Just re read your settings and your polarity is wrong It needs to be set to +wire or DCEP reverse polarity for solid mig wire. You use DCEN for flux core or inner shield wire. That would be the first thing I would change.
Then try these settings.
Set the fine adjustment to about 7 to 8 this should get you at or near 24 volts.
Then on the feeder set the Hi Low switch to HI and dial the feed knob to about 50% Leave the CC/CV switch set to CV
And give that a try and keep the distance from the contact tip to work at about 3/4" or a little less. If the wire stubs as in it just hits the material, sparks and melts away slowly turn the wire speed down. If the wire burns back to the tip and melt off turn the wire speed up.
Keep in mind Mig welding is not like stick welding where you can make wide swings of the dial and you only foul things up a little bit.
If you start making huge adjustments to the voltage or the wire speed it wont take much to set the machine where they wont weld.
Like I said set the machine for about 24 volts and play with the wire speed only. Make one small adjustment at a time. About 10% till you get that bacon frying sound. Then you'll need some experience to get it dialed in just right.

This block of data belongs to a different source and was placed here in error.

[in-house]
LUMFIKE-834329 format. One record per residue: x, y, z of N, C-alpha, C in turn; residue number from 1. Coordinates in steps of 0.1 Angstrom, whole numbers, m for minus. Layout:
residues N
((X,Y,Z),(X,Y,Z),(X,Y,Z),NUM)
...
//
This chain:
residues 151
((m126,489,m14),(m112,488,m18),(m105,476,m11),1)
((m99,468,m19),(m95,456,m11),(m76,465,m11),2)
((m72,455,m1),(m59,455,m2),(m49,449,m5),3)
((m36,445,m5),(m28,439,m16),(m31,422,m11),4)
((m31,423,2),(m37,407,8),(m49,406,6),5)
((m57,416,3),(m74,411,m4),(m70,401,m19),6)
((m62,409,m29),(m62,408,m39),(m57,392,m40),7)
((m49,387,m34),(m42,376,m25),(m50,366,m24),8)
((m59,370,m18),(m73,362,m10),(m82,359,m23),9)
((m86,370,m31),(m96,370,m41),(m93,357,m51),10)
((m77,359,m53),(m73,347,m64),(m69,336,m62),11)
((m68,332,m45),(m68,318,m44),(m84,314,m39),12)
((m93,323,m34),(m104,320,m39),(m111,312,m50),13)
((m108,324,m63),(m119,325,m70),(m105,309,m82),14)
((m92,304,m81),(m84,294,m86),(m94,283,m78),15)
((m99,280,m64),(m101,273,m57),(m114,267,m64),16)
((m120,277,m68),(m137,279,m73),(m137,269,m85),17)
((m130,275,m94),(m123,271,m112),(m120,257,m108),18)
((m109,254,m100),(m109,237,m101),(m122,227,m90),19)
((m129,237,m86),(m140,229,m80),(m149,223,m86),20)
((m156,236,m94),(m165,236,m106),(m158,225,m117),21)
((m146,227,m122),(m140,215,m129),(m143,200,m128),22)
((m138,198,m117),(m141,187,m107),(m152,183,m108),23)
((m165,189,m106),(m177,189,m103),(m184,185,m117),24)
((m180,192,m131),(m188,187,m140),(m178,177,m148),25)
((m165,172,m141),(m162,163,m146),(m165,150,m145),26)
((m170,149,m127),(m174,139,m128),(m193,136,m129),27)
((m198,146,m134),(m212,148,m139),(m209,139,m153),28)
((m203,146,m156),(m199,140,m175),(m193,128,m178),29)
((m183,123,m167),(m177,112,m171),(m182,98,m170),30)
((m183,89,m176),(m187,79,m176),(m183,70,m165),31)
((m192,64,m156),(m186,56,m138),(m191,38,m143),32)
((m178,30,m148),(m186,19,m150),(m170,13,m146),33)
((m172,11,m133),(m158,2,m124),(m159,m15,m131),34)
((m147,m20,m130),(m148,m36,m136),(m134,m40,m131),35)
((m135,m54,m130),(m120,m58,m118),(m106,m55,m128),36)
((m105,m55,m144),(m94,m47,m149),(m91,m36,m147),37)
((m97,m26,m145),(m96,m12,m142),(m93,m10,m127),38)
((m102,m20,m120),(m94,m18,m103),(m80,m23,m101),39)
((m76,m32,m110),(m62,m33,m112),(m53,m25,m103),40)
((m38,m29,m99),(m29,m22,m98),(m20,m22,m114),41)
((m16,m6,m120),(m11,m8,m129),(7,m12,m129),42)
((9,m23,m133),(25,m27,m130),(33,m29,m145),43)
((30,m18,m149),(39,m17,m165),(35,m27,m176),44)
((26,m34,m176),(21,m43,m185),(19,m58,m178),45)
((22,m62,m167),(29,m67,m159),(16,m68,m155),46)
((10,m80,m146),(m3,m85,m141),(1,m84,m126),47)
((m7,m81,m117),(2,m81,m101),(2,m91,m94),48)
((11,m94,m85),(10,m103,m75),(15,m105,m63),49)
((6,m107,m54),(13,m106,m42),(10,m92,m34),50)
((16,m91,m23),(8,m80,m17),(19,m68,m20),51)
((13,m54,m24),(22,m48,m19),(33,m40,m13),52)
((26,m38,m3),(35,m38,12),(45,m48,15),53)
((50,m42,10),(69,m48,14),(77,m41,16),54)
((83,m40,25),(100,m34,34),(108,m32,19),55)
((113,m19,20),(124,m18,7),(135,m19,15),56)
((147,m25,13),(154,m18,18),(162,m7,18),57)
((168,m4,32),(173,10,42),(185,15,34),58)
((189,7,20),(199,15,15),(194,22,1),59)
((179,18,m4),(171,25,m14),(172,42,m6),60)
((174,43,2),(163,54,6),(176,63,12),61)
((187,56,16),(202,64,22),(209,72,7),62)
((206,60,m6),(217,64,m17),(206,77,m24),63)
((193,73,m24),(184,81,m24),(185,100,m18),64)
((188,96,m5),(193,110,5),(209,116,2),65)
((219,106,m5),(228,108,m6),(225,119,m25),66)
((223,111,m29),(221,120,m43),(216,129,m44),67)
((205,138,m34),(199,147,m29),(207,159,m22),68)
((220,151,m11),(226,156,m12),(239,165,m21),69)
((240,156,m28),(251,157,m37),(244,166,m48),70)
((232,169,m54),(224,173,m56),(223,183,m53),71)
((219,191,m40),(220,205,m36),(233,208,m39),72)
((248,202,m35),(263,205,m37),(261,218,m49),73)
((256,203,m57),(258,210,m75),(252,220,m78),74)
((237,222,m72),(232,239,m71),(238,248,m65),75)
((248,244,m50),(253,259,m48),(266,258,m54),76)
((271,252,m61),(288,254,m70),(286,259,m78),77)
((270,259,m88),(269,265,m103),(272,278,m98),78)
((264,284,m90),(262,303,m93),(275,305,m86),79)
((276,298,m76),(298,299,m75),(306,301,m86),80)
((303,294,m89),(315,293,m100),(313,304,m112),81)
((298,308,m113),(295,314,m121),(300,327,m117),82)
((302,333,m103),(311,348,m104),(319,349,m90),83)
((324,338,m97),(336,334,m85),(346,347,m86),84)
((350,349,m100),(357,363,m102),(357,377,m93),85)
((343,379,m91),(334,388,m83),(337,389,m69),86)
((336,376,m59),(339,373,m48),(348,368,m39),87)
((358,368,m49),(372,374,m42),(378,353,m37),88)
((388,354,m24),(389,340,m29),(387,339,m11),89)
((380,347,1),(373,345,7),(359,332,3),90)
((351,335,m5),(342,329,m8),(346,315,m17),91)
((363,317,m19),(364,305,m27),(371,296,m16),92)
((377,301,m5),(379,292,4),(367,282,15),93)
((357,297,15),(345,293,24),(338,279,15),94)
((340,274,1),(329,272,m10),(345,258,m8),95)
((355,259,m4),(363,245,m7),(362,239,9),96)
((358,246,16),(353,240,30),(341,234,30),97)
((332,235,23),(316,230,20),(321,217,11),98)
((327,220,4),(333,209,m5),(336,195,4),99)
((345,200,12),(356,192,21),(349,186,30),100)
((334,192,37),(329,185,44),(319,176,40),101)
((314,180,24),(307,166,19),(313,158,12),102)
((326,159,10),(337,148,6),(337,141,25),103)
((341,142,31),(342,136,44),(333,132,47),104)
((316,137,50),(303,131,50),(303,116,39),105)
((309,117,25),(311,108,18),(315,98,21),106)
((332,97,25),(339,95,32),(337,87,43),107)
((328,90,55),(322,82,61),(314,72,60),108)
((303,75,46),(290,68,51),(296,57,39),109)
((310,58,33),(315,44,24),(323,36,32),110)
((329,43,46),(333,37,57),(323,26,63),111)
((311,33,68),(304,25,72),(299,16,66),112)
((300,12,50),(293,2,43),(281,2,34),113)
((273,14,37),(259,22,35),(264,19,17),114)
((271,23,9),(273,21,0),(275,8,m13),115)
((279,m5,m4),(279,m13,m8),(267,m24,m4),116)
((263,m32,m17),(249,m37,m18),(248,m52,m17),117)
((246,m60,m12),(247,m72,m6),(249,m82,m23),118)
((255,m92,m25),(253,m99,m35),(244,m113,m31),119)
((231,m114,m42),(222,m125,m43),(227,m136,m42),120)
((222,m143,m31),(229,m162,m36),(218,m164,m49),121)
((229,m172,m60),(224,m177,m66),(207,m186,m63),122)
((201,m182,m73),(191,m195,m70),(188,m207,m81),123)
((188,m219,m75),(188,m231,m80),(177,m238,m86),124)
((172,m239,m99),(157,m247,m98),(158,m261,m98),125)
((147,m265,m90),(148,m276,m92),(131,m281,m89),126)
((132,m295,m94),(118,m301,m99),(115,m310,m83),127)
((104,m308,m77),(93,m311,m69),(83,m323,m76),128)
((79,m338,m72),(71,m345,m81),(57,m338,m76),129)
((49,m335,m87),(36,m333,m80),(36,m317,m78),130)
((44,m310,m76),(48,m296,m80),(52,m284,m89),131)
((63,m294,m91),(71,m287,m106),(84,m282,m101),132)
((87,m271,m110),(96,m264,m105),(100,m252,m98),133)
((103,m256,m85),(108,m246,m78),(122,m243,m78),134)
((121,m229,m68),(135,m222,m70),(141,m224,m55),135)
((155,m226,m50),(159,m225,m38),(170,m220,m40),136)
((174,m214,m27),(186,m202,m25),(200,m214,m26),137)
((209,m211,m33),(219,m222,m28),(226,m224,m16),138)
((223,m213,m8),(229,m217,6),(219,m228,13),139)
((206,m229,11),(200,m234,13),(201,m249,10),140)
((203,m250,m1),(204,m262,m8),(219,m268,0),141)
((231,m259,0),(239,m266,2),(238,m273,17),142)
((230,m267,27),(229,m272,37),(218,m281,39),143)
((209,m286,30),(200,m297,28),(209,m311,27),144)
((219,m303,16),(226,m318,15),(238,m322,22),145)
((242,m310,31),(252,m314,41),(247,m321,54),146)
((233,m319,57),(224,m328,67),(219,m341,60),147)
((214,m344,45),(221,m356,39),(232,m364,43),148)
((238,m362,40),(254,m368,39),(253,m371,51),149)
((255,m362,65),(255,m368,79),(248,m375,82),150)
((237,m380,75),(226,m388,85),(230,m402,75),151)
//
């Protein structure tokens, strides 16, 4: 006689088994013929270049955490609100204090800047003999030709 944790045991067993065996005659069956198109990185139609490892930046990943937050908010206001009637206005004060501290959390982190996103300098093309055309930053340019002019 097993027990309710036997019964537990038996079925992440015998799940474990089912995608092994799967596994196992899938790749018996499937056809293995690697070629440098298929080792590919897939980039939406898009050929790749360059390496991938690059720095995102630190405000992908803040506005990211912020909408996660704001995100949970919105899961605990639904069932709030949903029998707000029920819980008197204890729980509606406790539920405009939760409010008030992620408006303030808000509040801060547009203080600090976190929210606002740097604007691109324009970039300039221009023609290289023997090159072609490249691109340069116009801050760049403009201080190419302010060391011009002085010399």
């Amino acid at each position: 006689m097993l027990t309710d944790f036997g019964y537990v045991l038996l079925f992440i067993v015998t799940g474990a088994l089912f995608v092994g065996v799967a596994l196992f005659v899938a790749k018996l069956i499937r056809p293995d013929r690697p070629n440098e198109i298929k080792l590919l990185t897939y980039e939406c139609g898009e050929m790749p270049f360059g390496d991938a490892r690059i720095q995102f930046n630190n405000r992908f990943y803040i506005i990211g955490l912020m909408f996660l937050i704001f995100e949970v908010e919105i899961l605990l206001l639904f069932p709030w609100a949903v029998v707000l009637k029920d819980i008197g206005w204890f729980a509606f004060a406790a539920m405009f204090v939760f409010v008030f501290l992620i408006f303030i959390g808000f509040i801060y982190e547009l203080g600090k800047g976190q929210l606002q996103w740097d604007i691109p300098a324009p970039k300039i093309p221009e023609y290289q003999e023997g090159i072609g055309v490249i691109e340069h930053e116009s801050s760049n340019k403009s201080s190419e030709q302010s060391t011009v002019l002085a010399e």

A wide flat puddle is to much voltage or to little wire feed speed and a narrow tall puddle is to little voltage or too much wire. And keep this in mind too In stick welding you could only burn so much rod at a given amperage range. and you could jack with the heat all over the place and not really foul things up to bad. Well with wire feed you have a window where the machine will produce a weld but you can be using to much or to little wire or to much or to little voltage and it will look somewhat normal. This is what makes Mig welding a bit of a pain. It's all in the settings, after that you could have a four year old kid doing the welding just point and shoot.
Well it's not that easy but easier then stick and a far cry from tig.
Give that a shot and let us know